Trucking industry lobbying group adopts the Ford Pinto defense — that safety rules are too expensive to save lives in preventable truck accident deaths
Shame on the American Trucking Association (ATA). The ATA has filed a petition with the U.S. Circuit Court of Appeals asking to review the Federal Motor Carrier Safety Administration’s (FMSCA) recently published final rule changing the Hours of Service regulations for commercial truck drivers.
You can see the final Hours of Service regs here.
The petition specifically seeks for the court to do no less than “set aside the final rule as arbitrary and capricious and contrary to law.”
In an article on Fleetowner.com, the ATA president and CEO Gov. Bill Graves alludes that the costs created by the new safety rules will outweigh the safety benefits (i.e. saved lives).
Specially, he said:
“… the costs created by (the FMSCA) rule still outweigh those benefits. We need this issue to be resolved in a credible manner, taking into account the undisputed crash reduction since 2004, so we can focus limited government and industry resources on safety initiatives that will have a far greater impact on highway safety.”
So, I ask: by benefits, is the ATA referring to the lives that will be saved by preventing truck accidents and truck accident deaths that would otherwise occur at the hands of over-tired truckers?
This defense sounds very familiar to me… Ah, yes, it is the Ford Pinto defense!
For those of you who are unfamiliar with the Ford Pinto defense, Ford recalled all Pintos produced from 1971 to 1976 to repair their defective gas tanks. The recall only came after news reports of the vehicles’ propensity to explode in flames after rear-end auto accidents had caused sales to take a dramatic hit. Then it was revealed that more than 50 people had died in Pinto-related accidents amid lawsuits that were piling up.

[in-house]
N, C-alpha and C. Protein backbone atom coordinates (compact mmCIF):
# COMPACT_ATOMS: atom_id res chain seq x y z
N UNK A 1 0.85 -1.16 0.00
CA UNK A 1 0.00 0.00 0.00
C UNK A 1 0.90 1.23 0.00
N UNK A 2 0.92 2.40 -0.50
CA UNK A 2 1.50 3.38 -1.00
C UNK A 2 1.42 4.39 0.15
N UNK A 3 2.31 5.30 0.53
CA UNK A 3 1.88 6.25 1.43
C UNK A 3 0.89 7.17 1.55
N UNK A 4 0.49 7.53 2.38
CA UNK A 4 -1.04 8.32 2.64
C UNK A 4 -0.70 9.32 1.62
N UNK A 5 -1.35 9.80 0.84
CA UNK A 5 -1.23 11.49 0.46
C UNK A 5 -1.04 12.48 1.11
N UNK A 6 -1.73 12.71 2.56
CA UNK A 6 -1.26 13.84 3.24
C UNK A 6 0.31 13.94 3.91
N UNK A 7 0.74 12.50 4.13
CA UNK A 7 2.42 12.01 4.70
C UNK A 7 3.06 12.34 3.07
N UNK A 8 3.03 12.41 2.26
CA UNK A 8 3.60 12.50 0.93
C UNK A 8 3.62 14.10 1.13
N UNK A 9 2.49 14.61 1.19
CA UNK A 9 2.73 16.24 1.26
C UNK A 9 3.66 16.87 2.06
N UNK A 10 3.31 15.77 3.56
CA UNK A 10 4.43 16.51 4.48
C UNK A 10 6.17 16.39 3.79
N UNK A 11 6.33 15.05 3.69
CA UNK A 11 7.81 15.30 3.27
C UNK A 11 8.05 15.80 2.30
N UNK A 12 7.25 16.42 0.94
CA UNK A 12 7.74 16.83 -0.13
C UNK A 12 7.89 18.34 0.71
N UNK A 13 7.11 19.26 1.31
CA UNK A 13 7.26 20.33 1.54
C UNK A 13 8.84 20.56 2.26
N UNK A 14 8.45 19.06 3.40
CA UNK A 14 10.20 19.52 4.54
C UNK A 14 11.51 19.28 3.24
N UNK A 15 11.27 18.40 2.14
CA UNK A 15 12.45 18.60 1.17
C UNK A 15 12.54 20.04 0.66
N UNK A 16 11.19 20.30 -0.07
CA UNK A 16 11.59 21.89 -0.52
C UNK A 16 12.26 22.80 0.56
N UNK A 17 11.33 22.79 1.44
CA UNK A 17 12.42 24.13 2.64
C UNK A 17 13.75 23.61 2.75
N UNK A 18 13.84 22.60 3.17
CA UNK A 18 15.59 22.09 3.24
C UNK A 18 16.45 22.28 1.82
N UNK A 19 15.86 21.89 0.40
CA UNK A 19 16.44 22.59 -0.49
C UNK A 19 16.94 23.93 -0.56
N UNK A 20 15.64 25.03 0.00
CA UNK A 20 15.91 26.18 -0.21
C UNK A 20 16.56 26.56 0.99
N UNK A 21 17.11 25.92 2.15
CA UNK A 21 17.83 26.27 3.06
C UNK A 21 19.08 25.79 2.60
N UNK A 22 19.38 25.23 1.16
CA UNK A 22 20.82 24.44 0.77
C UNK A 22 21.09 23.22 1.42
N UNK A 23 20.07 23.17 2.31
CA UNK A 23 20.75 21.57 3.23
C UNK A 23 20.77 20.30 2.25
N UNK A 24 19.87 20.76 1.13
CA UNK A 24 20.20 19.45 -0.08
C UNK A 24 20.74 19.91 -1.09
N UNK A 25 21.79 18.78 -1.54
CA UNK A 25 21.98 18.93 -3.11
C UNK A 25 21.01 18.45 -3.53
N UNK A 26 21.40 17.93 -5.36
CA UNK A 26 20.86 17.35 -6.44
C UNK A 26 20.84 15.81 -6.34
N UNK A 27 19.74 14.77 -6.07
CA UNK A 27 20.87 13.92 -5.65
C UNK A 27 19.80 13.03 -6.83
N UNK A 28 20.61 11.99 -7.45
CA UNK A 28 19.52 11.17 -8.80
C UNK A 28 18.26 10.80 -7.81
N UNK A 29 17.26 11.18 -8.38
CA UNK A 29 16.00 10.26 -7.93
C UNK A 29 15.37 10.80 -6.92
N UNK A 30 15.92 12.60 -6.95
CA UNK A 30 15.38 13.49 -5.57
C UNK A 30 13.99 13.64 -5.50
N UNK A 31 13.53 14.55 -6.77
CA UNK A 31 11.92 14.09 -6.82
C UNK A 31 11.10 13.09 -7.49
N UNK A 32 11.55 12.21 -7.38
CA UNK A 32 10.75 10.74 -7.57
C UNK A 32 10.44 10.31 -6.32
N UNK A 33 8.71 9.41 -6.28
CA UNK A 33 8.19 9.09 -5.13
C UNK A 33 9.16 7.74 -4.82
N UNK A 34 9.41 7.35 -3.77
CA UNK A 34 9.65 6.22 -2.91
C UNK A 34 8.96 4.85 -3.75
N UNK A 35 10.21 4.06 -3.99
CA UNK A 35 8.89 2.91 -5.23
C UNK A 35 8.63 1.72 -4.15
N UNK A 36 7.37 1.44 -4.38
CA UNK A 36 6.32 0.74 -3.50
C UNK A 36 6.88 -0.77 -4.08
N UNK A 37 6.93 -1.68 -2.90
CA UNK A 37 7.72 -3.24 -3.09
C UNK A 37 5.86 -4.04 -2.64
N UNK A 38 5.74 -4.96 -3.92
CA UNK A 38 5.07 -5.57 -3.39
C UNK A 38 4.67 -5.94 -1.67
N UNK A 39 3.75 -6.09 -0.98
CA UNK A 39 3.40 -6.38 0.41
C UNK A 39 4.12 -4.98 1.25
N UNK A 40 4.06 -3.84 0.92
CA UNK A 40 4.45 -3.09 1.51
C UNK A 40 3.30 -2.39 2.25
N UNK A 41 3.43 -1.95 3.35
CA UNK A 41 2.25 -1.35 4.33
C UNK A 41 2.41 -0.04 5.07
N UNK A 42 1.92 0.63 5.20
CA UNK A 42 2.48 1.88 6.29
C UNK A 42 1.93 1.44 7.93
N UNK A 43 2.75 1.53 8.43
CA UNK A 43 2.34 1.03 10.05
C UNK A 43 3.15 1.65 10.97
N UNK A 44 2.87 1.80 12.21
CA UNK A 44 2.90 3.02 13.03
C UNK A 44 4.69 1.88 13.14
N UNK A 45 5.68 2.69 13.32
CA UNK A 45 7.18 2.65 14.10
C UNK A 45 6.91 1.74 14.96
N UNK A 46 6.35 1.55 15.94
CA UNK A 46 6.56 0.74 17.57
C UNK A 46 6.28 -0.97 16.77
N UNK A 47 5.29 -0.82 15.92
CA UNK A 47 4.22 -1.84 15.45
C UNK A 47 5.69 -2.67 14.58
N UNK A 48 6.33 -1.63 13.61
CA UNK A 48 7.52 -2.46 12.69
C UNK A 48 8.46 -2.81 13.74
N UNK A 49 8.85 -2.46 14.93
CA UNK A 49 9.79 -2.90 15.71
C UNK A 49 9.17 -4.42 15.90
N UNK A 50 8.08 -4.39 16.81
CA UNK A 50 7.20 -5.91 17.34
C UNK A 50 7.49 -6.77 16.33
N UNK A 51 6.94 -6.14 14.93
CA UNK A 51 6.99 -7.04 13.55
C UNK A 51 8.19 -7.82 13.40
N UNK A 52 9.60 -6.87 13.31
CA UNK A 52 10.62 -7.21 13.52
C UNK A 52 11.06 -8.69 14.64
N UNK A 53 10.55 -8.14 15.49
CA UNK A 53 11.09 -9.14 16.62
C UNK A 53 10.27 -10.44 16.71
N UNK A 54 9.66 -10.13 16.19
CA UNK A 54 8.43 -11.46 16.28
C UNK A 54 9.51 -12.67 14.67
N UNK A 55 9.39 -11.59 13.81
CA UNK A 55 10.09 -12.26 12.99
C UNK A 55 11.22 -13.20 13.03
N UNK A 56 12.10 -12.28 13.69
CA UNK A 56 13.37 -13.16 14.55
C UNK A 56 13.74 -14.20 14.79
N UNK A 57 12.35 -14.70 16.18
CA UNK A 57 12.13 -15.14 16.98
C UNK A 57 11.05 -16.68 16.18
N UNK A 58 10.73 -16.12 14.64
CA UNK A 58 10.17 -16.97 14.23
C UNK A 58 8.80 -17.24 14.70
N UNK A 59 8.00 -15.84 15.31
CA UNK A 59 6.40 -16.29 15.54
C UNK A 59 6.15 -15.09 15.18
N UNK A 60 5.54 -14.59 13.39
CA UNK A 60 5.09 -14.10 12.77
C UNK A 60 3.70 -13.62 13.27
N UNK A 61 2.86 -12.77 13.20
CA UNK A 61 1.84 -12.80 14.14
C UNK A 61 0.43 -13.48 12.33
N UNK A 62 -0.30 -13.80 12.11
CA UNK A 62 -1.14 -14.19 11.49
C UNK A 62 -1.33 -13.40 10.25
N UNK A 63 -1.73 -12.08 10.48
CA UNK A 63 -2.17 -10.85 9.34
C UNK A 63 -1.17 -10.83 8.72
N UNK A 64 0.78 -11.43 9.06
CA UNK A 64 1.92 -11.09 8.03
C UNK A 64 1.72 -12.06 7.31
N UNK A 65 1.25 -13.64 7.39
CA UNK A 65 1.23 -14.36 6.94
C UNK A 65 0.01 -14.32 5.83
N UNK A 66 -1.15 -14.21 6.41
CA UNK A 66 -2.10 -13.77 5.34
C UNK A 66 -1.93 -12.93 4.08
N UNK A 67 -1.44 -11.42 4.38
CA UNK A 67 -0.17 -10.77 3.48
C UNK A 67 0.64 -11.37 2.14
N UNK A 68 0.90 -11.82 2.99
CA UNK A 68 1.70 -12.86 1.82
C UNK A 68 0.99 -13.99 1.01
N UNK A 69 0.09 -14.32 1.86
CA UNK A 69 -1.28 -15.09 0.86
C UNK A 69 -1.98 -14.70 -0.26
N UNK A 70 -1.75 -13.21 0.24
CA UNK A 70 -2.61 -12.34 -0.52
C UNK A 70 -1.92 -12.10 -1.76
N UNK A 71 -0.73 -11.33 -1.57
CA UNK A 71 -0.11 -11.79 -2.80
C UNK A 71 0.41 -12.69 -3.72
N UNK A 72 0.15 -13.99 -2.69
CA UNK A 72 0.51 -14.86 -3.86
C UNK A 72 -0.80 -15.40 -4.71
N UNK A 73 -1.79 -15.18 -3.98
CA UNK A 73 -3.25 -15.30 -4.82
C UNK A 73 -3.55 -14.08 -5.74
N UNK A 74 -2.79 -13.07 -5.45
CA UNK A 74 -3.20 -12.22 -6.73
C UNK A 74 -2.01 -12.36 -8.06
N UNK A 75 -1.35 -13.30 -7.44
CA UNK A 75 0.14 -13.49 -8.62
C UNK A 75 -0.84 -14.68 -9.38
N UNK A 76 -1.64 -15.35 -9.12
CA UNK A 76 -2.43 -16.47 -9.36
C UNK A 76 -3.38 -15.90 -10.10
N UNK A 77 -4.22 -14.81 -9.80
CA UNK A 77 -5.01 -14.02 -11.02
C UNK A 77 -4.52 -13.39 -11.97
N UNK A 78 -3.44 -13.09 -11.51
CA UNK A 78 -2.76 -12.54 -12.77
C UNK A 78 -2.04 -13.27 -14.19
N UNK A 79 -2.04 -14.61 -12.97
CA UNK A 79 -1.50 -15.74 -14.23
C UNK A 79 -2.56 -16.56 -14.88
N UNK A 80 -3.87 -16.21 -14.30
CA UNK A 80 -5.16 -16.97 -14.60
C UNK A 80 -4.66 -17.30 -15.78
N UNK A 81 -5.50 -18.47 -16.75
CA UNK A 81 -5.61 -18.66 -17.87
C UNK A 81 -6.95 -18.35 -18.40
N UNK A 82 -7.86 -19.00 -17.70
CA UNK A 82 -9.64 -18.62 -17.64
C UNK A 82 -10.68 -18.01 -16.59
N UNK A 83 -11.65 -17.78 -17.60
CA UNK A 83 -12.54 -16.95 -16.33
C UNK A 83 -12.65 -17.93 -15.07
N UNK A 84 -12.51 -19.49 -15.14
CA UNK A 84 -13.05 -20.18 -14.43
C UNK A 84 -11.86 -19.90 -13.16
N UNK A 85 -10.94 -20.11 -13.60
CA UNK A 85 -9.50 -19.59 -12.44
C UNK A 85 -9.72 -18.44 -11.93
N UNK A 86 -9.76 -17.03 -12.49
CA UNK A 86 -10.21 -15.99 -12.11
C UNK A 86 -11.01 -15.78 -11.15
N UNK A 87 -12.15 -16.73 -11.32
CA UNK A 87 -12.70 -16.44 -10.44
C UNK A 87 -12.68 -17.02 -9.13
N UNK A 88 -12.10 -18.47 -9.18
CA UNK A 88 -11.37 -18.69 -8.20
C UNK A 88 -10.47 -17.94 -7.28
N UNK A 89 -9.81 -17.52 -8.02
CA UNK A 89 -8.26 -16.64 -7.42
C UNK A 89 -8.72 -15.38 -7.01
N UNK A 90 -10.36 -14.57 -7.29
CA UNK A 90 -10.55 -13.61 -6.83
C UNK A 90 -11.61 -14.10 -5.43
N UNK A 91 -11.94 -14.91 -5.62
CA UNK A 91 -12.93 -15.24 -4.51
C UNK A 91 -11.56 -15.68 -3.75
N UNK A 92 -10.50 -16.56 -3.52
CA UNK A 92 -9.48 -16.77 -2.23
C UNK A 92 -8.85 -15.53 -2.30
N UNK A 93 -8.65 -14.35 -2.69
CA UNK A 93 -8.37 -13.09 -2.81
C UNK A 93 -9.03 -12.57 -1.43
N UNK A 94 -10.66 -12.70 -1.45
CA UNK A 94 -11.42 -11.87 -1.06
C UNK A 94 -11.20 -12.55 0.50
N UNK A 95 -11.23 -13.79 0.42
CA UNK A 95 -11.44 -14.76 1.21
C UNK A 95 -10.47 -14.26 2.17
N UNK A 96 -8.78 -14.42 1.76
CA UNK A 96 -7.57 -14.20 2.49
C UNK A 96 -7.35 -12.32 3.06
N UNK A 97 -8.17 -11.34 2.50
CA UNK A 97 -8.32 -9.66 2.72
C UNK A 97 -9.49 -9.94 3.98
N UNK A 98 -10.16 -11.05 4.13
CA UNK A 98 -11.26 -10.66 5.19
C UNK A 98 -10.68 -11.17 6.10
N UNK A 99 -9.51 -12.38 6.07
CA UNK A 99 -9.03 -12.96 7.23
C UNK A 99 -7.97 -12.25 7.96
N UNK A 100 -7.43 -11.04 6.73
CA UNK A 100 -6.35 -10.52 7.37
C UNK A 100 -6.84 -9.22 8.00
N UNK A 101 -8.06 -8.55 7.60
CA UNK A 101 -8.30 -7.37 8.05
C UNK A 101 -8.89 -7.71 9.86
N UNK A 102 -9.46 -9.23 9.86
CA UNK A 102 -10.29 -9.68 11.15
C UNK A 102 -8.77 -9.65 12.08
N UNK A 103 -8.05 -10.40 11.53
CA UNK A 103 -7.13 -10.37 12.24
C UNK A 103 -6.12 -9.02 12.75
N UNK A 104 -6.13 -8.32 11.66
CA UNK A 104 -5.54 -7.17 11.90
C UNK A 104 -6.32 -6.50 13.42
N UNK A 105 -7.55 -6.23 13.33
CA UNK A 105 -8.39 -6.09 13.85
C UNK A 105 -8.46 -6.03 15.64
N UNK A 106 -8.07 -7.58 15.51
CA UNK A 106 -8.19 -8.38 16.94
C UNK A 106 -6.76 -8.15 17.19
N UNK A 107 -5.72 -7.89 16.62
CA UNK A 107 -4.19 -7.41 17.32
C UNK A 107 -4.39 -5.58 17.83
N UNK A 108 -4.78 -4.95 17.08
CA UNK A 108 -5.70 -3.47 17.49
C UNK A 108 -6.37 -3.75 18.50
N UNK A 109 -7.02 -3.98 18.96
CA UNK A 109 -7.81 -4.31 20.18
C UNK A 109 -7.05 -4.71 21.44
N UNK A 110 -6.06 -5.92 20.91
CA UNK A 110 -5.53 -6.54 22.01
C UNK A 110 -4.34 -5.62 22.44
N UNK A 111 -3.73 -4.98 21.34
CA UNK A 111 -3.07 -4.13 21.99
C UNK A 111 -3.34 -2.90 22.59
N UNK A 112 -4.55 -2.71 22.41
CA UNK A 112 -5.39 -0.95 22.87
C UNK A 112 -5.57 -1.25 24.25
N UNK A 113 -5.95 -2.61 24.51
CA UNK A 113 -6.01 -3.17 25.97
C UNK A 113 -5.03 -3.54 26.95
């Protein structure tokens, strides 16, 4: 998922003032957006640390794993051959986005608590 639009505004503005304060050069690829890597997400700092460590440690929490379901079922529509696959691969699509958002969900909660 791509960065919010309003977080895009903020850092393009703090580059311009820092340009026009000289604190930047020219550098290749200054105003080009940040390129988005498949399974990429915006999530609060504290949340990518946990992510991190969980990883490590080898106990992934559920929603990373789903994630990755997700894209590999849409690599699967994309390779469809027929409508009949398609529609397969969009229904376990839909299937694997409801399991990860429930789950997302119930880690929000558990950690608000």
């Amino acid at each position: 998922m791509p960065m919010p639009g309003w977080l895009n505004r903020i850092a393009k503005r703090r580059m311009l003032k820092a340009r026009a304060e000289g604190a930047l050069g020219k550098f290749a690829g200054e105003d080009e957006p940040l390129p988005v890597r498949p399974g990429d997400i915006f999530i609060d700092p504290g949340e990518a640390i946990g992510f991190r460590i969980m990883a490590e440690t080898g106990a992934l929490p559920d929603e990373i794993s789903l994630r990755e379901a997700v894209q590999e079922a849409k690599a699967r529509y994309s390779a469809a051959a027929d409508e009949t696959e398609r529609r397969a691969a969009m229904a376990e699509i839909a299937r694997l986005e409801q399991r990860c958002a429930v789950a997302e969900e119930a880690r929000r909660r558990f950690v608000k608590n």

In a criminal action filed in relation to one of the crashes, where three teenage girls burned to a grisly death, prosecutor Michael Consentino proved that Ford officials knew that Pinto gas tanks would rupture after a rear-end collision. Rather than install a part costing $16.65 to prevent this, Consentino proved that Ford had performed a cost-benefit analysis and determined that higher profits would be achieved from NOT installing the $16.65 part. The litigation settlement costs for people killed would be less than recalling and installing the safety part.
The ATA seems to be taking a very similar position here. The “cost” to the industry of “34-hours restarts” that must include two periods between 1 a.m.- 5 a.m. home terminal time and that may only be used once per week will cost the industry more in lost profits than the people who are killed in otherwise completely preventable truck accidents. Last year, 5,000 Americans were killed in truck accidents.
The ATA feels that the cost of the new Hours of Service rule is not worth the hundreds of lives that the new rule will save. It’s an example of the trucking industry putting profits over people, and literally, saying the lives that would be saved are disposable. Disgusting.
On a side note, Bill Graves seems to be in complete denial about the state of our truck accident death rates. Apparently ignoring the 8.7 percent increase NHTSA preliminary data showed in truck-related fatalities between 2010 and 2009.
Before a decision on the merits of ATA’s case against FMCSA can be made, the petition must make its way through the court system. The new Hours of Services rules are set to go in effect in July 2013.
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